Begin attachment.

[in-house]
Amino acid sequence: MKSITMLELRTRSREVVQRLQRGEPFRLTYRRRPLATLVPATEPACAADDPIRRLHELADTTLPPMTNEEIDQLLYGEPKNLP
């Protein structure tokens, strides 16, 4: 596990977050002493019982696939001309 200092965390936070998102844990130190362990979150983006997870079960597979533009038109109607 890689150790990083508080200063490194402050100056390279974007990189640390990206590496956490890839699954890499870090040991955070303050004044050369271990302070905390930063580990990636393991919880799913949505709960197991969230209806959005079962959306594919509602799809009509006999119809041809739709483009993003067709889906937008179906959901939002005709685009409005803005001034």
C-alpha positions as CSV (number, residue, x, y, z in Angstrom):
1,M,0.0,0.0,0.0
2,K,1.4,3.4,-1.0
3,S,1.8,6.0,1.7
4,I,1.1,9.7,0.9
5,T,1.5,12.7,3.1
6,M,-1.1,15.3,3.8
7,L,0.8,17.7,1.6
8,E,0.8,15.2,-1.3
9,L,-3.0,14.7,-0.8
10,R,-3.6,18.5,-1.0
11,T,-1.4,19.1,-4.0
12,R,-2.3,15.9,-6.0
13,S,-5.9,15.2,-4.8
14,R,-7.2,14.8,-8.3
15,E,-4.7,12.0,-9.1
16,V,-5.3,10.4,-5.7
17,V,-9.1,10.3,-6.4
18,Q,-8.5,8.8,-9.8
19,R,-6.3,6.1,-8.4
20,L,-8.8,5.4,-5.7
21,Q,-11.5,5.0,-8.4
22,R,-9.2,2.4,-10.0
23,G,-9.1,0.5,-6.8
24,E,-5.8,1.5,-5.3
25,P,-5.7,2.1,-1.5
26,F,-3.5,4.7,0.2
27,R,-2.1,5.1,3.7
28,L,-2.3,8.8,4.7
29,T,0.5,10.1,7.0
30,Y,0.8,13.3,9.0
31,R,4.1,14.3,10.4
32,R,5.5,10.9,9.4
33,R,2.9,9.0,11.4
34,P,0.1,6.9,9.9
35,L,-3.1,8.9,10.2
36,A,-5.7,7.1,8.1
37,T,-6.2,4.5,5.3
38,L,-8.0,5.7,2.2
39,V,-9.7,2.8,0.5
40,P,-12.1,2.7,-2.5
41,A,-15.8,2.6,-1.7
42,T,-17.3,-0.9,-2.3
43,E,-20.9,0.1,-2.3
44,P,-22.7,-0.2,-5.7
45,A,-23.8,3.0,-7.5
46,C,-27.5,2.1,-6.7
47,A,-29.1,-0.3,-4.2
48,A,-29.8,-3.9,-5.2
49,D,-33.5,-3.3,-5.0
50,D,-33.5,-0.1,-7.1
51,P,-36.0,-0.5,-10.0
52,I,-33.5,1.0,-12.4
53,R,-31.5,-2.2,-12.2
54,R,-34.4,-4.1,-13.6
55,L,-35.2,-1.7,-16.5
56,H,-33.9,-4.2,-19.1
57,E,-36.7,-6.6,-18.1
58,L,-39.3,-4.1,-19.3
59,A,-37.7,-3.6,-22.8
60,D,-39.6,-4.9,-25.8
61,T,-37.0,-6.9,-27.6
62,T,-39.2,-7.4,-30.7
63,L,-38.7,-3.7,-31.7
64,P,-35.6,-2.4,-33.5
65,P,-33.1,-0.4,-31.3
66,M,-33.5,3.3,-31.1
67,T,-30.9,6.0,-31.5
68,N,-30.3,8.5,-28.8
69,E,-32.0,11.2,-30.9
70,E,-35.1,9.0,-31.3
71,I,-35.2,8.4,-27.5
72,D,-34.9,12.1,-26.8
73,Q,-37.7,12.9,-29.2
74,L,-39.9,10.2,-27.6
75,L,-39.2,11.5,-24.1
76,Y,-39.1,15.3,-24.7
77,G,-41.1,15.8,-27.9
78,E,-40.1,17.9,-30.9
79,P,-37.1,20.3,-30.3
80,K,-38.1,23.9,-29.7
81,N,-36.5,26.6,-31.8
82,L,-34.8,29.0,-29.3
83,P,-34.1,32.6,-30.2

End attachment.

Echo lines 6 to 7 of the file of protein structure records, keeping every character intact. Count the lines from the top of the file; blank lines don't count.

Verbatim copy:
2,K,1.4,3.4,-1.0
3,S,1.8,6.0,1.7